「鉄と血と」 (Tetsu to Chi to)
“Iron and Blood…”
Whatever one might think this series will ultimately become, it’s not one to be dismissed easily.
This series probably has more baggage than any other this season. There are so many eponymous words attached to it – Gundam, Sunrise, Nagai, Okada – that it’s impossible to go into it with an open mind, no matter what anyone might claim to the contrary. Unless, of course, one isn’t an anime fan to begin with – and it’s hard to imagine there are too many viewers like that in the audience for a show like this one.
Where does one even begin, then, to try and analyze what happened on screen here? I suppose they would have to start with the most basic, elemental point – the premiere of Tekketsu no Orphans was good. It was very good, in fact – not brilliant, but solidly entertaining from start to finish. The setup here is as familiar to Gundam viewers as an old shoe – tension between a wealthy Earth and a poor Mars colony roiled by an independence movement. Child soldiers exploited by adults on both sides. Political intrigue and betrayal. It really is like a song where you know all the words.
The difference from the stock Gundam show, of course, is the presence of director Nagai Tatsuyuki and writer Okada Mari. Both are about as famous as anyone in their field, and they have a track record together – AnoHana and the movies attached to it, Toradora. Okada also has a track record writing original material for existing franchises, and it’s an abysmal one – Rurouni Kenshin, Kuroshitsuji, Lupin III. Most relevant here is Aquarion Evol, her spectacularly misguided take on another beloved (though very different from Gundam) mecha franchise.
Like I said – more baggage than an Airbus A380. If one chooses to accentuate the full half of the glass, it’s in partnership with very strong directors – especially the stalwart Nagai – that Okada has tended to do her best work. And again, this first ep is excellent – she has a way of scene-setting that’s very effective, and while there are moments of clumsy exposition, the episode does a very good job of setting up the premise. But I’ve been fooled by strong first eps with Okada before only to be brutally disappointed, so I’m going try to keep my expectations very much in-check.
Okada and Nagai have 25 episodes to work with (that was announced today) which should be ample time to flesh out this story of the iron-blooded orphans at the heart of the story, and the conflict they’re caught up in. The major players appear to be the quietly GAR Augus Mikazuki (Kawanishi Kengo) – the one who pilots the Gundam this week – and his best friend Itsuka Orga (Hosoya Yoshimasa). There’s also the requisite chubby mechanical genius Biscuit Griffon (Hanae Natsuki) – seriously Tomino, where do you come up with these names? – among others. Critically, there’s also Kudelia Aina Bernstein (Terasaki Yuka), the MacGuffin and catalyst for now. She’s the daughter of the president of the Mars colony (Kinoshita Haruyuki), and she’s hand-picked four boys from the Third Squad of abused orphans to escort her to Earth to mediate a peace conference.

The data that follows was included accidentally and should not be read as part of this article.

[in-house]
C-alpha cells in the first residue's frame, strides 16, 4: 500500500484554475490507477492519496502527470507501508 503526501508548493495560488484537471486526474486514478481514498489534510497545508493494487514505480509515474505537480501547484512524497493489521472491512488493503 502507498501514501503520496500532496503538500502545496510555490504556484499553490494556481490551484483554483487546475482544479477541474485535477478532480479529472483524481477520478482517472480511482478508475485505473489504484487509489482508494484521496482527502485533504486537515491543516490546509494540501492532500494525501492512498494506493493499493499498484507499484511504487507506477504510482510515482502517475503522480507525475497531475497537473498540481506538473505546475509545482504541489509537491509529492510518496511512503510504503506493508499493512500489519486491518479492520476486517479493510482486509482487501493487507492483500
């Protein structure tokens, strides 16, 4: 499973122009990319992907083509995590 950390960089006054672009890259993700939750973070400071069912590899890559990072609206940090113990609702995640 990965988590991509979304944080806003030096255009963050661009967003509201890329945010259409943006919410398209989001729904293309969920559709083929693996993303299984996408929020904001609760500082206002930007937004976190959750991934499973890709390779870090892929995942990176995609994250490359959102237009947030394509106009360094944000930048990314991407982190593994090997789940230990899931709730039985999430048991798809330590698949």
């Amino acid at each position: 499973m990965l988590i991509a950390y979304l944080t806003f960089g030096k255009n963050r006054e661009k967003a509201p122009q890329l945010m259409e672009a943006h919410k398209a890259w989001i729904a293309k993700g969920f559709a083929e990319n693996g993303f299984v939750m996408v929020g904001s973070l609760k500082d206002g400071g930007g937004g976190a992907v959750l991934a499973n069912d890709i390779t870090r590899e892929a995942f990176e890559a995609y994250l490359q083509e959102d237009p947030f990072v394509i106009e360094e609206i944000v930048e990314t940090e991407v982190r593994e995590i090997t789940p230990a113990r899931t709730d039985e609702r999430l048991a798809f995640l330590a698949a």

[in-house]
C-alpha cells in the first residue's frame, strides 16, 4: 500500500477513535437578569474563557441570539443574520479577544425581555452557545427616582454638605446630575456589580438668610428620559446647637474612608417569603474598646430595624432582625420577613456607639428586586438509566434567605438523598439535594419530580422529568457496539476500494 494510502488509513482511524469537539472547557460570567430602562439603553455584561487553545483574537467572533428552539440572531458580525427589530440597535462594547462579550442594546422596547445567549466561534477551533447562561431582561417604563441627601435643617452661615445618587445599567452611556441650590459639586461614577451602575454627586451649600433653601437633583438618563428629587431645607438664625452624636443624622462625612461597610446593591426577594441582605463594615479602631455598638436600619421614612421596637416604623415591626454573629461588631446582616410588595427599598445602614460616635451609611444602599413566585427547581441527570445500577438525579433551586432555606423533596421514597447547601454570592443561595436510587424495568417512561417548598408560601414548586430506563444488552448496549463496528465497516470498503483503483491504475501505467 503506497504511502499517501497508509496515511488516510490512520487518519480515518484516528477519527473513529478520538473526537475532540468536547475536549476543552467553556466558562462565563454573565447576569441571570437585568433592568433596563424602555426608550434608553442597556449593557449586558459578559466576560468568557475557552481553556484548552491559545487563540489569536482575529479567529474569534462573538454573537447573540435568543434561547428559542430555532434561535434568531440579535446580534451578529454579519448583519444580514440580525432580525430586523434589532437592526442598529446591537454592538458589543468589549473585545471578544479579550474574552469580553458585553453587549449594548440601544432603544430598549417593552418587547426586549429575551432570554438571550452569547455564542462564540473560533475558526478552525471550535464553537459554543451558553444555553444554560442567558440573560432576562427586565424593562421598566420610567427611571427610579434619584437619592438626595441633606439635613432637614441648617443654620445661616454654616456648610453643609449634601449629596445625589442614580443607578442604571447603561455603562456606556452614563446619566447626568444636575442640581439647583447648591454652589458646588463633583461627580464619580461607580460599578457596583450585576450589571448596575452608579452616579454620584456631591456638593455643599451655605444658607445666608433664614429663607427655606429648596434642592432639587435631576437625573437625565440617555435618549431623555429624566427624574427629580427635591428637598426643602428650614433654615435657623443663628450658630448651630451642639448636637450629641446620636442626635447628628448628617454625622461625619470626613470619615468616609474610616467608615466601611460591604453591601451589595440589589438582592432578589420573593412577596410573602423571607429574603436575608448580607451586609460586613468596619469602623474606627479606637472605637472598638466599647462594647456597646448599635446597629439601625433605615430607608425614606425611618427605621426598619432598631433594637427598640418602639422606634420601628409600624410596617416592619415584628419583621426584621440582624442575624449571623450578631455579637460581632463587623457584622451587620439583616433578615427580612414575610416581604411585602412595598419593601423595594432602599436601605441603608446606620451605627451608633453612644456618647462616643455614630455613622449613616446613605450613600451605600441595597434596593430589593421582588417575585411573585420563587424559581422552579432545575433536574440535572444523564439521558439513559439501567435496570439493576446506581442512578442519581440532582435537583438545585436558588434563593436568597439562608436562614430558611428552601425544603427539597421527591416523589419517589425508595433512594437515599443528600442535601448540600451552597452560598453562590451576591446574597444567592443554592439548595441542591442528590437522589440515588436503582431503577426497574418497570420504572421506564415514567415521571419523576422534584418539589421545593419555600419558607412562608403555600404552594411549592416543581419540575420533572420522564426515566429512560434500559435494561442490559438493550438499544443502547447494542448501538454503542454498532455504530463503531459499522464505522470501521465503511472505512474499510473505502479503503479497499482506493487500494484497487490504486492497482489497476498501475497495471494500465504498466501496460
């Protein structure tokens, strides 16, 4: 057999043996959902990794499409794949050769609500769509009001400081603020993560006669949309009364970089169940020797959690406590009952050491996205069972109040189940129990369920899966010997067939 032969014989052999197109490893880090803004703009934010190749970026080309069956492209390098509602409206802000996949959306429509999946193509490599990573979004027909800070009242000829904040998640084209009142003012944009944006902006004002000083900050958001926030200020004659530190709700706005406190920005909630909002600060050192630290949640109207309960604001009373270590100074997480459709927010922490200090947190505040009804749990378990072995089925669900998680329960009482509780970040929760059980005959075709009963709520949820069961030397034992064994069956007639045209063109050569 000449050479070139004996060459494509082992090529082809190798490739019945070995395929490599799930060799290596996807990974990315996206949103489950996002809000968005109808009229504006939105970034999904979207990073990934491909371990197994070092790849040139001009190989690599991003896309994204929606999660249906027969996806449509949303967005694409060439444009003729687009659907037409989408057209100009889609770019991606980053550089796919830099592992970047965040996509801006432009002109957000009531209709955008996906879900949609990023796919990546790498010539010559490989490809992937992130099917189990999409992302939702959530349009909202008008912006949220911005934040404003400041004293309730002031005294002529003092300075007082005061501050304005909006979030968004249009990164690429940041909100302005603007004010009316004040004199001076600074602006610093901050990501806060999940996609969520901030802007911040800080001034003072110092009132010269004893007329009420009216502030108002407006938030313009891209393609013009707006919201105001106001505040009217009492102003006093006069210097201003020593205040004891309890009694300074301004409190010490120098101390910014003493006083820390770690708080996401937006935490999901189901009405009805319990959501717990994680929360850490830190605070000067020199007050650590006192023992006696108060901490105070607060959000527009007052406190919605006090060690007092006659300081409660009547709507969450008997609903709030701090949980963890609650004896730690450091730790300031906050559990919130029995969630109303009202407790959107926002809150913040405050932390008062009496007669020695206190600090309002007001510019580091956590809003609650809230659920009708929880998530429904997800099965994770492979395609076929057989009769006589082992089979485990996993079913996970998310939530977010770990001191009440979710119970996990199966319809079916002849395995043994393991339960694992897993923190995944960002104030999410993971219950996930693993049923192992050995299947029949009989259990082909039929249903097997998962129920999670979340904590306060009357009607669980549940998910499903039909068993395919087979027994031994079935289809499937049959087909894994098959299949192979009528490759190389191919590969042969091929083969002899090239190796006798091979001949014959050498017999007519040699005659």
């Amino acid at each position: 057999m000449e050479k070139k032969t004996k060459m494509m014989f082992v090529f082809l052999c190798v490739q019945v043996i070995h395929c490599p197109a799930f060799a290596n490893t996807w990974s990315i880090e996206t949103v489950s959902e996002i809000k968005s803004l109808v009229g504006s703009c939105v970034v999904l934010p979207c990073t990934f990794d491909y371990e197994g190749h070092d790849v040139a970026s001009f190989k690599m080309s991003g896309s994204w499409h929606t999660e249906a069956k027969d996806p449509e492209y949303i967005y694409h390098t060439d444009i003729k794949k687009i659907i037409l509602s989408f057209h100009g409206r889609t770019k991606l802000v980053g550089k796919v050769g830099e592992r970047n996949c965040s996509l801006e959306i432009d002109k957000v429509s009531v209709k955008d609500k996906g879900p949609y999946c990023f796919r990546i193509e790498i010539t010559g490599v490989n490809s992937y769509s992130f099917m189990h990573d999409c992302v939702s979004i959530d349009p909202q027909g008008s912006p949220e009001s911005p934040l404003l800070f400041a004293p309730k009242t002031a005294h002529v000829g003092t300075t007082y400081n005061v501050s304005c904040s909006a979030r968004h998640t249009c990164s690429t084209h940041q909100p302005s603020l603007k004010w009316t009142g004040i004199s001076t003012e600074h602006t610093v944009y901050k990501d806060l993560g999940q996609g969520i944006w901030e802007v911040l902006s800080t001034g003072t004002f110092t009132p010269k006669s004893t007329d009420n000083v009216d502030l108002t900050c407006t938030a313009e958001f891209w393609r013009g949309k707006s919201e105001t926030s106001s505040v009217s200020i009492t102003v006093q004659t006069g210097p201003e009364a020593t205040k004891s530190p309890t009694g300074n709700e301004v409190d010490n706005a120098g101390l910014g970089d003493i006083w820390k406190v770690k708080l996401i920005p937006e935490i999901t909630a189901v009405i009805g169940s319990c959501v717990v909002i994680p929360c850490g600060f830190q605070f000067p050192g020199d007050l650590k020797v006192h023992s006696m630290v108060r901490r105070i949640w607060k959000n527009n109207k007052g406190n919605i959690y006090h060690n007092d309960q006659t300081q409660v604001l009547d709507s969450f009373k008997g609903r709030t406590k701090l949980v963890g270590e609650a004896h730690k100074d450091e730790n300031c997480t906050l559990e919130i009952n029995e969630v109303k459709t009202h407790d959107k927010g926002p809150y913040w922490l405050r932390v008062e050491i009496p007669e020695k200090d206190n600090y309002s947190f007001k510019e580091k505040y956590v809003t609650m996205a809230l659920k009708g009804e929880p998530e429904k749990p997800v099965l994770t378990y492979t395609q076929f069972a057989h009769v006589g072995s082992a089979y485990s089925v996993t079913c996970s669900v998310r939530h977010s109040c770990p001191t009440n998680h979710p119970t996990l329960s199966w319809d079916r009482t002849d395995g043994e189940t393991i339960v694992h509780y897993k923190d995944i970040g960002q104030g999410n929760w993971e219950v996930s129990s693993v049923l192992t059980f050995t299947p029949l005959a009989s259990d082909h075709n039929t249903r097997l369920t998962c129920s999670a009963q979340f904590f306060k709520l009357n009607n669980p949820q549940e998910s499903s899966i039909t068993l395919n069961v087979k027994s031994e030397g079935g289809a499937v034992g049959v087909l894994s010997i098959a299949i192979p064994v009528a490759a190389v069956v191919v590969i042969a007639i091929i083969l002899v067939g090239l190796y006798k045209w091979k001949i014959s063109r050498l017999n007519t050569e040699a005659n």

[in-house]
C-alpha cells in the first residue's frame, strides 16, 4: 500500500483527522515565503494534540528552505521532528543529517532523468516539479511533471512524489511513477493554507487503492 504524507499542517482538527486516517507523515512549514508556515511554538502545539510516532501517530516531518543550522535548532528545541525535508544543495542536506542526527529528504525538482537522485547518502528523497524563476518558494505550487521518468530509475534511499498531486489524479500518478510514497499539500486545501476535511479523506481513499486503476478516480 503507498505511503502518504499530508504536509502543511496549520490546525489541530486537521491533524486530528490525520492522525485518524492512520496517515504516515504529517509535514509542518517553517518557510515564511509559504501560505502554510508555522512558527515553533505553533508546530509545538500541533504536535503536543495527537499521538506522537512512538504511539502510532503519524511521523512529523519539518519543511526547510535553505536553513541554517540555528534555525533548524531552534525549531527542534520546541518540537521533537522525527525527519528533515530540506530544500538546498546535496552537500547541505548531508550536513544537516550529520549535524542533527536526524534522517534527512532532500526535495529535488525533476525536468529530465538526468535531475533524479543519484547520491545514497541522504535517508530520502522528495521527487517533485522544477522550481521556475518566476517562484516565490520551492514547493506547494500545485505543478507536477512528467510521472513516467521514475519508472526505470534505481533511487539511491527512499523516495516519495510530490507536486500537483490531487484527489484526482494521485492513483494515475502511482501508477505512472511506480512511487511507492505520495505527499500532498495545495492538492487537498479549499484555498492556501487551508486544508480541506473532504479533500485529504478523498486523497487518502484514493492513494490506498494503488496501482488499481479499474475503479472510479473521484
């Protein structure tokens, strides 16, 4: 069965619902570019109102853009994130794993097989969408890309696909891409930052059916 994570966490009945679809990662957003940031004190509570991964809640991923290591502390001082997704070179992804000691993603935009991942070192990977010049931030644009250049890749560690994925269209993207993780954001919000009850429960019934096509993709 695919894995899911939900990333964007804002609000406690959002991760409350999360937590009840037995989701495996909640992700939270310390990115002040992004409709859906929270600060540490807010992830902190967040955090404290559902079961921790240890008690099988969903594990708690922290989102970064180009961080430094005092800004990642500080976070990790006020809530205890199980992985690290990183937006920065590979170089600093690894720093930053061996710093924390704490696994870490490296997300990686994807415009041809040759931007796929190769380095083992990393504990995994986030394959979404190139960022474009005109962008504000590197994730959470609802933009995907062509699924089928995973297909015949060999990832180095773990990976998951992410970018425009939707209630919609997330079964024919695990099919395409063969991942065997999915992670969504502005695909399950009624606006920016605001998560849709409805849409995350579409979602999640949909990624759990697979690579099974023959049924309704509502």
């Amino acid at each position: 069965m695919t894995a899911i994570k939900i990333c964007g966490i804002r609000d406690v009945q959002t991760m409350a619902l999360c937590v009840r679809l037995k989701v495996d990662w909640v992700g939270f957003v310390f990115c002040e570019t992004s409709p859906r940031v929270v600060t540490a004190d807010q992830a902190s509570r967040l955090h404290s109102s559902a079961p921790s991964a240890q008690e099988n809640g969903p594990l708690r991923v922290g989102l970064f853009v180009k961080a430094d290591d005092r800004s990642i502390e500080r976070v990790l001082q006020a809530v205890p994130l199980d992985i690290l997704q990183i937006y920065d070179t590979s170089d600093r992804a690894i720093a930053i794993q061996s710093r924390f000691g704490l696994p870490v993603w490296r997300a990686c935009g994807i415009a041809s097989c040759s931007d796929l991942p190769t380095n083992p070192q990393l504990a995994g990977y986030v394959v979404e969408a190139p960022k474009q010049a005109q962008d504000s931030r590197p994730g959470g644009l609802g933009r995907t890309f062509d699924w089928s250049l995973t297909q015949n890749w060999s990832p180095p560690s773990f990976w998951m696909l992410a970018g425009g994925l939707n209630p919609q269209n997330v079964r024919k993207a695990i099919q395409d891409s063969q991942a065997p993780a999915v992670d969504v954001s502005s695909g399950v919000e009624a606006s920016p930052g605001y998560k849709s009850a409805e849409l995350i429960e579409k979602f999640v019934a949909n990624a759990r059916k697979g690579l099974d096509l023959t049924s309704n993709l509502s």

There’s certainly the usual Okada silliness here – all the buff boys pilot their tanks with their shirts off justbecause, for example – but there’s some real bite and poignancy to the story. I especially liked the way Kudelia came off as more of a villain than the men doing all the betraying here (including her father and the boys’ adult comrades) in some ways. Her arrogance and sense of rich woman’s burden here is really despicable, and her intent to relate to the boys on a so-called equal level really insulting and demeaning. No doubt as she’s educated as to just how naive and sheltered she is she’ll grow as a character, but Okada and Nagai have certainly given her plenty of room to do so.
All of this as chestnut as it gets in anime, of course – not just Gundam, but sci-fi anime in general. We’ve seen stories of child soldiers exploited as expendable tools by craven adults over and over and over again, and it’s surely going to be a challenge to find anything really original in telling that story yet again. But even as she jumps the shark, one thing Okada is generally good at is finding the new angle, the original twist – and she’s pretty fearless. I’m loathe to get my hopes up, believe me, but especially with the unassailably great Nagai-sensei on board I really think this has a chance to work. Enough so that I’m going to be disappointed if it doesn’t, anyway.
OP: 「Raise your flag”」by (MAN WITH A MISSION)